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Old 8th June 2009, 08:12 PM   #1
Motto26 is offline Motto26  Philippines
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Default Need help on Kenwood KR 7070

Hi

This tube amp was given to me. The brand and model is Kenwood KR 7070. I searched the net and this model is no where to be found. I'm in the process of restoring this baby and I dont know where to start aside from cleaning the panel etc... it has 4 12AX7 pre-amp tubes and 4 KT88. But I'm not so sure if its really KT88 but the picture of GEC KT88 and the tube that is installed is similar. These are the things that I need help.

1. Schematic diagram
2. Will it get damage if its not properly Biased
3. How will i know if its 110 or 220 V
4. Is there really a Kenwood KR 7070 tube amp?
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Old 8th June 2009, 11:51 PM   #2
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Default Re: Need help on Kenwood KR 7070

Quote:
Originally posted by Motto26
Hi

This tube amp was given to me. The brand and model is Kenwood KR 7070. I searched the net and this model is no where to be found. I'm in the process of restoring this baby and I dont know where to start aside from cleaning the panel etc... it has 4 12AX7 pre-amp tubes and 4 KT88. But I'm not so sure if its really KT88 but the picture of GEC KT88 and the tube that is installed is similar. These are the things that I need help.

1. Schematic diagram
2. Will it get damage if its not properly Biased
3. How will i know if its 110 or 220 V
4. Is there really a Kenwood KR 7070 tube amp?
Are you sure about the brand and model Nr. ? There is a Kenwood KR 7070 model but it is a (solid state) receiver. Usually, Kenwood models starting with KRxxxx are receivers,not amplifiers (starting with KAxxxx). Early (tube) Kenwood products were often branded TRIO. Also,there are VERY FEW integrated amp's using the KT88/6550 type tubes and judging by the (relatively small) size of the OPT's there is a serious doubt that the output tubes in your amp are the right ones. Yes,they look (and probably are) like GEC KT88's. Sometimes Japanese used strange tubes in their amps,including TV horizontal sweep tubes. Who knows ? I can't be positive on this.

1. No schematic to be found coresponding to this brand/model Nr.
(except a solid-state receiver)

2. YES, incorrect bias could damage ANY amp and also very likely the output tubes by excessive plate dissipation.

3. Connect your amp first to 110V and monitor the tubes heater voltage: if it's 6.3VAC your amp is set up for 110V , if it's about 3.15VAC the amp is set up for 220V . It is recommended to use a VARIAC for this test, or disconect the transformer HV secondary to avoid damaging the amp.

4. AFAIK , the answer is NO.

To restore this amp you need to follow standard practices already described in length in this forum. The most vulnerable parts in vintage Japanese tube amp's are the coupling (paper) caps,especially the gray colored ones. Look inside the chassis and if you find these gray cap's they must ALL be replaced (believe me) BEFORE powering up the amp because they are usually leaky,especially when they warm up. NEVER TRUST OLD JAPANESE GRAY PAPER CAP's !! Electrolytic's must be checked too and reformed/replaced if necessary. Sadly, vintage Japanese tube gear suffers from sub-standard parts in comparison with U.S made gear from the same period and the restoration process is much lengthty. (more parts to replace) Drifting value and/or noisy resistors are very common too,as well as defective pot's (noisy,very poor tracking or open tracks) which could be the greatest challenge to fix. Luckily, KENWOOD was a better quality brand than (say) LAFAYETTE or NATIONAL and hopefully all the remarks above will not apply to your amp. Good luck with your project.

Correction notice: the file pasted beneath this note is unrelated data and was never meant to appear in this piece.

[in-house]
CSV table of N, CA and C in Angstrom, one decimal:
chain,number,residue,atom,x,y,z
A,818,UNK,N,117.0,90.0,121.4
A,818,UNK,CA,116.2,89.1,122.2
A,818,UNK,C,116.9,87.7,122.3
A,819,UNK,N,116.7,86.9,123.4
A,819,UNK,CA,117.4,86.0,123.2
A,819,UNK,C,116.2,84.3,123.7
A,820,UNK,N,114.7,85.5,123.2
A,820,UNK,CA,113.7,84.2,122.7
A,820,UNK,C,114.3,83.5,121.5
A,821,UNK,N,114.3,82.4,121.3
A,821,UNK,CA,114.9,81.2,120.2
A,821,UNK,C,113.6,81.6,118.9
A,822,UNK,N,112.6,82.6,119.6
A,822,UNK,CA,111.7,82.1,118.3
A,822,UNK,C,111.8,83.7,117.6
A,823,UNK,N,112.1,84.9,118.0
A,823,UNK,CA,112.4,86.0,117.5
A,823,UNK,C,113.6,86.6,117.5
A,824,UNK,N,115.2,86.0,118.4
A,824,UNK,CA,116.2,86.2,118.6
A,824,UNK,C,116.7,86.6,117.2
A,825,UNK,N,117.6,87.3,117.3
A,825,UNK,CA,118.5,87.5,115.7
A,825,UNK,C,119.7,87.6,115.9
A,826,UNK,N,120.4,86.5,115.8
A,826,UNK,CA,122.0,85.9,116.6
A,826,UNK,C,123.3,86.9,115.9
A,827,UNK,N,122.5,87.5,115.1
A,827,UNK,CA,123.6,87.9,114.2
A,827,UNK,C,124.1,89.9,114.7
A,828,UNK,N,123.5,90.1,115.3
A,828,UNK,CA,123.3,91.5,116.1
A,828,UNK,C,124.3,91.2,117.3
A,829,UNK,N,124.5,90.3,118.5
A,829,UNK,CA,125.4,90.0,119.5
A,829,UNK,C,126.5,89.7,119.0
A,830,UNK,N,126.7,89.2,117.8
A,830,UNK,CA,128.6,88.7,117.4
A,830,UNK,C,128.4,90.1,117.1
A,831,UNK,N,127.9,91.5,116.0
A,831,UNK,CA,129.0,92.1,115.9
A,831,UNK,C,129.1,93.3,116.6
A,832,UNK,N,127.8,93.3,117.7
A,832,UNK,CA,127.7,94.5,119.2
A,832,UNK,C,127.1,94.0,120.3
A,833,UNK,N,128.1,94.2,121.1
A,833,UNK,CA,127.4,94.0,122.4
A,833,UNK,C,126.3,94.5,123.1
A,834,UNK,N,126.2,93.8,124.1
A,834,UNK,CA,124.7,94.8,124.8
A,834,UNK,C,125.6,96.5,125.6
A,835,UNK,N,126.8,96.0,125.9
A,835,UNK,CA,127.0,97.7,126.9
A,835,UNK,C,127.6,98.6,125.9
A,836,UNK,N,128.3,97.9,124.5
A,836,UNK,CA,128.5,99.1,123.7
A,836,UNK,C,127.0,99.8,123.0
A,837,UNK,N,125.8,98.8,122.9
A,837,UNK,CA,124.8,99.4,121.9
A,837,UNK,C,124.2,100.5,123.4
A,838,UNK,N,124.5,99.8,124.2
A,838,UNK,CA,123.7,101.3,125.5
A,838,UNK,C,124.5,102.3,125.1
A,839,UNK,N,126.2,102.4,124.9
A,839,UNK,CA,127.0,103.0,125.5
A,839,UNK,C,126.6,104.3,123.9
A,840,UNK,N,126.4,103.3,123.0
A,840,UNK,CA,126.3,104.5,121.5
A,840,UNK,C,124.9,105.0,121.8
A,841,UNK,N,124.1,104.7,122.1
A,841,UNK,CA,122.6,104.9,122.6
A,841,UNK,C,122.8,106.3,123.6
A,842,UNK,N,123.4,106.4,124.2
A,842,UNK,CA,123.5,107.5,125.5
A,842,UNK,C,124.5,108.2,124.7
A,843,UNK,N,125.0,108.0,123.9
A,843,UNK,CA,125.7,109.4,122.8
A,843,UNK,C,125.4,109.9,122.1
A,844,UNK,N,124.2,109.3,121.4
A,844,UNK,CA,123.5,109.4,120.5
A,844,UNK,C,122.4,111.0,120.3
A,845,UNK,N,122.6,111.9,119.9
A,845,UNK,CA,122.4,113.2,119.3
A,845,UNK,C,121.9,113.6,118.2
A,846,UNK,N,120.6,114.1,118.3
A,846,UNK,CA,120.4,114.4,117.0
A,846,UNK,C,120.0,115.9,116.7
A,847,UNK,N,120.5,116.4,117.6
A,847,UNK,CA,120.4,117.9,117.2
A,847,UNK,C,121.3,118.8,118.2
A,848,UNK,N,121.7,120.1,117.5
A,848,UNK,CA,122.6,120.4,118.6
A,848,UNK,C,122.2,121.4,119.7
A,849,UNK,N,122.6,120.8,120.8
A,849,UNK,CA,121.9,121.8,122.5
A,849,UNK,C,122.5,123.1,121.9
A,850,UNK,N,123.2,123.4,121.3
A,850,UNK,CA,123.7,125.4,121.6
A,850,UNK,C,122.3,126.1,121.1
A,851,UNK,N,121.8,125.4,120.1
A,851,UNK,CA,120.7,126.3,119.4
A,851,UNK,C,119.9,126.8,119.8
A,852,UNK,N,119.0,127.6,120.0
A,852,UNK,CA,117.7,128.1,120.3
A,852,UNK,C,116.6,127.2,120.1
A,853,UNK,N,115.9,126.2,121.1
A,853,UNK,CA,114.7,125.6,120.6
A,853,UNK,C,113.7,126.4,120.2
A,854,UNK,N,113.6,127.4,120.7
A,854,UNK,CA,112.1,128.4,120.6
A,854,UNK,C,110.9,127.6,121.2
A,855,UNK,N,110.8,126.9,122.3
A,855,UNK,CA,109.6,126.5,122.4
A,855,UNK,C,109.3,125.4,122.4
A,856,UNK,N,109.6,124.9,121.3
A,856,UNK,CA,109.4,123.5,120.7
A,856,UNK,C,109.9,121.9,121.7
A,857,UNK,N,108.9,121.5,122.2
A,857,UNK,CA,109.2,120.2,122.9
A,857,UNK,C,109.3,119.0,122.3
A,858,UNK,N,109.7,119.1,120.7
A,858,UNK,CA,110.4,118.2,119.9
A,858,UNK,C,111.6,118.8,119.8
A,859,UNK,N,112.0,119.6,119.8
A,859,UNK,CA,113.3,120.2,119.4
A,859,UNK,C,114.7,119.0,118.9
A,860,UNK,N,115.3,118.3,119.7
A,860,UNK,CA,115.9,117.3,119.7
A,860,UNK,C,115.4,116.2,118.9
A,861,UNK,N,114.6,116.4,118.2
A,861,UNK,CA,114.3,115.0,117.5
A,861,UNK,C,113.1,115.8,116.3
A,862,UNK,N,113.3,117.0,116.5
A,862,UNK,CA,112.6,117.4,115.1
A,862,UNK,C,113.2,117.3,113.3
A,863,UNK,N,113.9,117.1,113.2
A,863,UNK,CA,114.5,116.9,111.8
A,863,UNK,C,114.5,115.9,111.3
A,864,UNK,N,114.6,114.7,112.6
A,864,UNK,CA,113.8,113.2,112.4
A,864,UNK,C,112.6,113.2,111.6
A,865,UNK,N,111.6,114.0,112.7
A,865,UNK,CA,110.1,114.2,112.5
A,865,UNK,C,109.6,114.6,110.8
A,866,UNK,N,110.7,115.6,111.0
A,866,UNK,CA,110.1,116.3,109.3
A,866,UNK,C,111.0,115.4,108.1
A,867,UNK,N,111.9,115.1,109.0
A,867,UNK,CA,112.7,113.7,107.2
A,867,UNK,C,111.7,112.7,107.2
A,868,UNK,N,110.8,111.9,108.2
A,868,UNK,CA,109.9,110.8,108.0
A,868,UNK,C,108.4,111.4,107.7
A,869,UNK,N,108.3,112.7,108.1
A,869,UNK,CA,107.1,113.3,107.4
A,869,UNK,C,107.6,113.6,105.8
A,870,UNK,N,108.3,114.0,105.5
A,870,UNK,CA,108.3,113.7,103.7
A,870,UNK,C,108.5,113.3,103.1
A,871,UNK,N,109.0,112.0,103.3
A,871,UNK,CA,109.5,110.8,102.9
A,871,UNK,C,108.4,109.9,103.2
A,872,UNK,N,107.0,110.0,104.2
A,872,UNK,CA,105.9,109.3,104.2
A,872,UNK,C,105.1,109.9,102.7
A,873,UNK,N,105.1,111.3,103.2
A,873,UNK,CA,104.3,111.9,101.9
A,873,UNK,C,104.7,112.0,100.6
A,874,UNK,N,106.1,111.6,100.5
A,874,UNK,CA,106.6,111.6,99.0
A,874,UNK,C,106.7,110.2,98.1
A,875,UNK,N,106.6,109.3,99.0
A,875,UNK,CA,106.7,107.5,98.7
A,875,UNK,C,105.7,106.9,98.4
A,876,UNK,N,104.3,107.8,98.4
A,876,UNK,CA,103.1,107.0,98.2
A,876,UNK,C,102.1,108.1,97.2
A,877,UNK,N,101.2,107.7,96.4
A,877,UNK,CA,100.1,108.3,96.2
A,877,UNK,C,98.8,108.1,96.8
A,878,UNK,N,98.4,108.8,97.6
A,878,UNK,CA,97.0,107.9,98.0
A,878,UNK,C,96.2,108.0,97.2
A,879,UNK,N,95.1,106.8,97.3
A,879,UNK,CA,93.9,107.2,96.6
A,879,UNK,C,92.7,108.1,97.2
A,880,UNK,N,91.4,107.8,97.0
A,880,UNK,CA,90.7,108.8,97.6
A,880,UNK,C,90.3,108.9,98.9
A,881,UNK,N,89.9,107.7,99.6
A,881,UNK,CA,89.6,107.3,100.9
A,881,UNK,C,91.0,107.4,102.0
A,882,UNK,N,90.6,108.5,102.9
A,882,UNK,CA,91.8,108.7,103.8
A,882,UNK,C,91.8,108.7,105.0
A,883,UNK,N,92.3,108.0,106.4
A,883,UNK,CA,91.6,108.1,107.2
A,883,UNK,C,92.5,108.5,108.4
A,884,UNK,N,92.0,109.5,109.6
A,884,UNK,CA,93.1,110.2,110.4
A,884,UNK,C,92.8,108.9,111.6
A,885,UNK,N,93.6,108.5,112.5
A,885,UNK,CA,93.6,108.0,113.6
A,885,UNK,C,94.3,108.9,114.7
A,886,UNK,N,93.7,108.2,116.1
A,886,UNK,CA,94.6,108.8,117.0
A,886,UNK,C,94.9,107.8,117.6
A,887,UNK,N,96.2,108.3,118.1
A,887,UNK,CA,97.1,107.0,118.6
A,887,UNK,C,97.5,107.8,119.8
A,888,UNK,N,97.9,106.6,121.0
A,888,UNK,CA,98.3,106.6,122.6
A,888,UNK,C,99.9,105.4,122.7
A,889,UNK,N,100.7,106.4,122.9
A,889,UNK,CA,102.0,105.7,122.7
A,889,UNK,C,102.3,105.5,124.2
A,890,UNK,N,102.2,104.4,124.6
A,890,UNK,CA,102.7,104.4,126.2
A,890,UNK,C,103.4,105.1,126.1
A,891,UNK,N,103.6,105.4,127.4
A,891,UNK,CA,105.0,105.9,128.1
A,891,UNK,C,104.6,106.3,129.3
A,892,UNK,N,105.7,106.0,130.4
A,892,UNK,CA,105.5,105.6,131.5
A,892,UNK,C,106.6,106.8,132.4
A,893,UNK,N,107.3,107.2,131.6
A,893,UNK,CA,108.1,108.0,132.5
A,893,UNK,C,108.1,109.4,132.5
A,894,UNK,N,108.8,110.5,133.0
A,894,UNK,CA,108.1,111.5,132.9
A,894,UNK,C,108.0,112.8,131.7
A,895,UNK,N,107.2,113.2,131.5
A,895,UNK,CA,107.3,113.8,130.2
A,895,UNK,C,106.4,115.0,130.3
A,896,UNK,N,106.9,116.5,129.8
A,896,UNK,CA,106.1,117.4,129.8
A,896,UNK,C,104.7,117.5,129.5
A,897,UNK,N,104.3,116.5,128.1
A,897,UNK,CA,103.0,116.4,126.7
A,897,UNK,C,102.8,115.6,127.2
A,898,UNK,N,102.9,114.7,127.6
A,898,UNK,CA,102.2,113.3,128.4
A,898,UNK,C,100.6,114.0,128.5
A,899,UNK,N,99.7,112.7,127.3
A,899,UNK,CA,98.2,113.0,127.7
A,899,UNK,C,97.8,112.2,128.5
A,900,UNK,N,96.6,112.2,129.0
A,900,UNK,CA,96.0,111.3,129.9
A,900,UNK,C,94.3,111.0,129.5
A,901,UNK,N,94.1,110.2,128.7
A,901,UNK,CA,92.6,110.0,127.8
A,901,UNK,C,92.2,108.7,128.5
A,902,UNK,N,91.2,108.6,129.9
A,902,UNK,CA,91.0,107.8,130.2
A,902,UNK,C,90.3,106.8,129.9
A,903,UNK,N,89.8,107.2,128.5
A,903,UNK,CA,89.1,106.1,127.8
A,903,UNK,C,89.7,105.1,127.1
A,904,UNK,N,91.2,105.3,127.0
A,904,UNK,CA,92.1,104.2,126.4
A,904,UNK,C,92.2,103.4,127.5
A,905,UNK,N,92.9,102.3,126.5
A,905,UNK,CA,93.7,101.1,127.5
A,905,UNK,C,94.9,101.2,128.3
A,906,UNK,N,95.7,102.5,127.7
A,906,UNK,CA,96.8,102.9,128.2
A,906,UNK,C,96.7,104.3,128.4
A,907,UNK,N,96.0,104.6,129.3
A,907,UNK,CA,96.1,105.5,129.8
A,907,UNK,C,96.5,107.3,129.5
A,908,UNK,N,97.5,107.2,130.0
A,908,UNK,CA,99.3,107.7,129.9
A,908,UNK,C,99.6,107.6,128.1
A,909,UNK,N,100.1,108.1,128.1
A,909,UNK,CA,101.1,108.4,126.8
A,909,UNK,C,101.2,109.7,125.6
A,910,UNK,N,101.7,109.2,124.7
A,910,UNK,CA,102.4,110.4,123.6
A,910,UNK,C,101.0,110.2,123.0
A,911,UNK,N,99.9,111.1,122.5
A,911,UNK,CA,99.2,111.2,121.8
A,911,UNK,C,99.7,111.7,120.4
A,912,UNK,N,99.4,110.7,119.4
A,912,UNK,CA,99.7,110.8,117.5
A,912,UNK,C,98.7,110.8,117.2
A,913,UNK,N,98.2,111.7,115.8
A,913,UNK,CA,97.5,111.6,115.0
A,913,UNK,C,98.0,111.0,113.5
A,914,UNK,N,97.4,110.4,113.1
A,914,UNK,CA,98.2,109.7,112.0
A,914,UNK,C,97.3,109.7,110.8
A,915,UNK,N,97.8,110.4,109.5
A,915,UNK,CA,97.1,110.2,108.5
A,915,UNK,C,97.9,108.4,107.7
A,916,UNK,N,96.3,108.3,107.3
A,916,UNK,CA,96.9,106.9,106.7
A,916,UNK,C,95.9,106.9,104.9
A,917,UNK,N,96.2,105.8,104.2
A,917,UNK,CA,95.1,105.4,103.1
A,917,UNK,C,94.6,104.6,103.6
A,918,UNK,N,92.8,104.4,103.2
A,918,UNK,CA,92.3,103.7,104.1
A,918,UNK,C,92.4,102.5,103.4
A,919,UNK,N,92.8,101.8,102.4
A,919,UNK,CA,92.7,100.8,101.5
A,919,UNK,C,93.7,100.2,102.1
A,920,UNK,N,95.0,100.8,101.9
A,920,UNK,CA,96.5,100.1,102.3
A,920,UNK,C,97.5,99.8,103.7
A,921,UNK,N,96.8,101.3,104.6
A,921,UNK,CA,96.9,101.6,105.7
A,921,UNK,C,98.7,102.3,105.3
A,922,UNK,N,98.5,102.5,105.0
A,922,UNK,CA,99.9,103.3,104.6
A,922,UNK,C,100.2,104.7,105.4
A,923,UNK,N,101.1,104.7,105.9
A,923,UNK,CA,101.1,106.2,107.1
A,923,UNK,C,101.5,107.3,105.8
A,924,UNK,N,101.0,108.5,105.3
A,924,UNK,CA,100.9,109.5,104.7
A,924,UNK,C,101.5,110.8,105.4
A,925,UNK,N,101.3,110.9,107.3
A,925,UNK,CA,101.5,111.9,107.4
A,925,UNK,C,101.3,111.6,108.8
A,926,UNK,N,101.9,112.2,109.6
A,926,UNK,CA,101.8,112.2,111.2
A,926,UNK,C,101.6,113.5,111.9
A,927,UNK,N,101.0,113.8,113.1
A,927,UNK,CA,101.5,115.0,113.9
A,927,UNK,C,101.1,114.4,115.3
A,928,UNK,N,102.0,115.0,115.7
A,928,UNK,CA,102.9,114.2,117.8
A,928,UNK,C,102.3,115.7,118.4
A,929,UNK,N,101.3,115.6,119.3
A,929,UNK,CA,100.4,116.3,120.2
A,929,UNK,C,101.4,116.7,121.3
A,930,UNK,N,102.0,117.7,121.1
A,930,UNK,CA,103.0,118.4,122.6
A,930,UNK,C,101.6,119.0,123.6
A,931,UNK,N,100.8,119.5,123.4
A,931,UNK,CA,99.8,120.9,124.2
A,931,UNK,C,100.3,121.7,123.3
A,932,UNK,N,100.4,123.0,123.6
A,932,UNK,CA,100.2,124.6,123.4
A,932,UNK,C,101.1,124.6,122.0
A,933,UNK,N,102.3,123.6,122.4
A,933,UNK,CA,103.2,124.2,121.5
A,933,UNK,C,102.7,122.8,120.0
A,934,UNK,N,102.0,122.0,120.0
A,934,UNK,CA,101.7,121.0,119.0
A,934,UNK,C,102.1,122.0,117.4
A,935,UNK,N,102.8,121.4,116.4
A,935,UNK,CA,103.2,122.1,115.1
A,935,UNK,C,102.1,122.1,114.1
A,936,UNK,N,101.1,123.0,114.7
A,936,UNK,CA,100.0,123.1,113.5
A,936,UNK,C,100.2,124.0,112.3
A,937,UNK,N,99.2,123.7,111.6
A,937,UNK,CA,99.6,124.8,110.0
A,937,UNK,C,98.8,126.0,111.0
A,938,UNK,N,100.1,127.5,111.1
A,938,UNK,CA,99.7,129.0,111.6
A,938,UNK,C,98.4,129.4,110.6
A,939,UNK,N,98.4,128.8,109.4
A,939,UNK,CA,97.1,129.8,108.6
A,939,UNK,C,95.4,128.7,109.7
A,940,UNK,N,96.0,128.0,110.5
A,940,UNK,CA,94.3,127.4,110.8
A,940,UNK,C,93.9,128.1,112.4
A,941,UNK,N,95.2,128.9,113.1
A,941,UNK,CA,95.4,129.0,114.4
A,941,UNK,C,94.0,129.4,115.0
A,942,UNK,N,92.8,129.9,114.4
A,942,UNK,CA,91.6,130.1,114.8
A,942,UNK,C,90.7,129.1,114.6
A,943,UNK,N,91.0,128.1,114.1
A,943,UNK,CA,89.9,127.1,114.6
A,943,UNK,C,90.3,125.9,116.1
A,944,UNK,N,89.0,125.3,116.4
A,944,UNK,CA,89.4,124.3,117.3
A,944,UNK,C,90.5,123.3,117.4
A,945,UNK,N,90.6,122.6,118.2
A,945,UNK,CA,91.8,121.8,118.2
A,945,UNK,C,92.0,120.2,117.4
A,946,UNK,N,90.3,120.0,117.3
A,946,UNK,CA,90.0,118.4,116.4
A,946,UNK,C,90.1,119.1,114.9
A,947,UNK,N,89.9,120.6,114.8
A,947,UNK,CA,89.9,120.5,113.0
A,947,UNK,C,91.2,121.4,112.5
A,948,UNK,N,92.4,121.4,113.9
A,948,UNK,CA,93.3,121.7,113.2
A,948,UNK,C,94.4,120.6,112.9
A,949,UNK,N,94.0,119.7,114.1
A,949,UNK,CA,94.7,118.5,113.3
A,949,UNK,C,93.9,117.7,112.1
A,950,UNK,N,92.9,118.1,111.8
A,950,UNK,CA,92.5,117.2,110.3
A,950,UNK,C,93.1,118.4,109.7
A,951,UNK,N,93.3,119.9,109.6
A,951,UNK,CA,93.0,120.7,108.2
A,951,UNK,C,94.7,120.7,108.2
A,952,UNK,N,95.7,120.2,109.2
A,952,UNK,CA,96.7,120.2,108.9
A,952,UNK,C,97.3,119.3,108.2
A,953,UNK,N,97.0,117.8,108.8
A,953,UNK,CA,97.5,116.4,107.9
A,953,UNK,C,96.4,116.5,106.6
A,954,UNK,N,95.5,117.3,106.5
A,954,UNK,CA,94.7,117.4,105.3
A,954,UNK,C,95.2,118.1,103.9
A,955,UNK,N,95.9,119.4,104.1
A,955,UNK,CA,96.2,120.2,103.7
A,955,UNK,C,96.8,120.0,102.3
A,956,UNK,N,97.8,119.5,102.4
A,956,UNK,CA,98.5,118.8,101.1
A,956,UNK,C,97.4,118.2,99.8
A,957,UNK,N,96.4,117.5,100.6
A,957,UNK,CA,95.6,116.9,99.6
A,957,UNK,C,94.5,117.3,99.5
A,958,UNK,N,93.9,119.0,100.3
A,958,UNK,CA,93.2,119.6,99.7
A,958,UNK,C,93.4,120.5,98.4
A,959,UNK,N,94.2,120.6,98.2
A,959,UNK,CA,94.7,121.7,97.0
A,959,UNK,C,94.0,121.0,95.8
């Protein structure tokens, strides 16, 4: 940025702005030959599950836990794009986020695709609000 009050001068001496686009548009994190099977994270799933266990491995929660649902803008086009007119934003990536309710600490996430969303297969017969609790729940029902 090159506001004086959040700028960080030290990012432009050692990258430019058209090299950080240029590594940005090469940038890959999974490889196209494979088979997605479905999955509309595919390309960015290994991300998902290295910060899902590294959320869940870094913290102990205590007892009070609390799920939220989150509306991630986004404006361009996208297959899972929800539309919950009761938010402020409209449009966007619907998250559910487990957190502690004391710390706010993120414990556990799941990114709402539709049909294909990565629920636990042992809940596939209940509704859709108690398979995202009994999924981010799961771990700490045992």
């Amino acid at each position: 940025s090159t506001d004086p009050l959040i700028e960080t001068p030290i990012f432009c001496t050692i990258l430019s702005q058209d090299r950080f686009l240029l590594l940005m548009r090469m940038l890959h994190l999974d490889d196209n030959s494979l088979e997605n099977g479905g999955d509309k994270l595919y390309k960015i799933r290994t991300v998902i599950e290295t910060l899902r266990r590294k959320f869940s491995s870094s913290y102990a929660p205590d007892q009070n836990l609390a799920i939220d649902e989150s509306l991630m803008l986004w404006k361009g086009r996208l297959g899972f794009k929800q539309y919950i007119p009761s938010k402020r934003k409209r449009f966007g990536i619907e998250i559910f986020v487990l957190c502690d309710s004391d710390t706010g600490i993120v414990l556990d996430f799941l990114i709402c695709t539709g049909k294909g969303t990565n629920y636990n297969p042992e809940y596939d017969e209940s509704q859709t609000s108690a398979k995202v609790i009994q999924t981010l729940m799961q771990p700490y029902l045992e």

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Old 10th June 2009, 12:23 AM   #3
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hey-Hey!!!,
I looked at this thread 'cause I had one of the SS KR7070's. It looked nothing like yours of course... As you've been warned, don't trust the passive components, 'specially the coupling caps. Also, the tube with white on top is bad, no saving it.
cheers,
Douglas
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Old 10th June 2009, 05:15 AM   #4
Motto26 is offline Motto26  Philippines
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I thought of that as well. its oxidized and a gas might have its way into the tube but I couldn't find any cracks on it. Now I'm having second thoughts of restoring this amp as it would cost me more time and money. I'm now planning to build a tube pre-amp with a solid state main amp. Would you think this is a good idea?
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Old 10th June 2009, 08:55 AM   #5
Klimon is offline Klimon  Belgium
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Quote:
Would you think this is a good idea?
No.You've got the most expensive parts (power and output transformers + output tubes if they are in good working order) of a KT88 PP on hand + neatly installed on a chassis together with tube sockets and room plenty to install new caps and resistors. What more could you ask for??

The circuit will more than probably suck, so search the net for a proven diy kt88 PP circuit, design a power supply for the available x-former and lay some wires... finito!

This imo is a more logical and better sounding solution

Simon
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Old 10th June 2009, 07:26 PM   #6
Motto26 is offline Motto26  Philippines
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Thanks Simon. Now I'm having second thoughts of breaking apart this amp for scrap. But the power tube doesn't really indicates that its a KT88 Tube. It just says GEC made in England.
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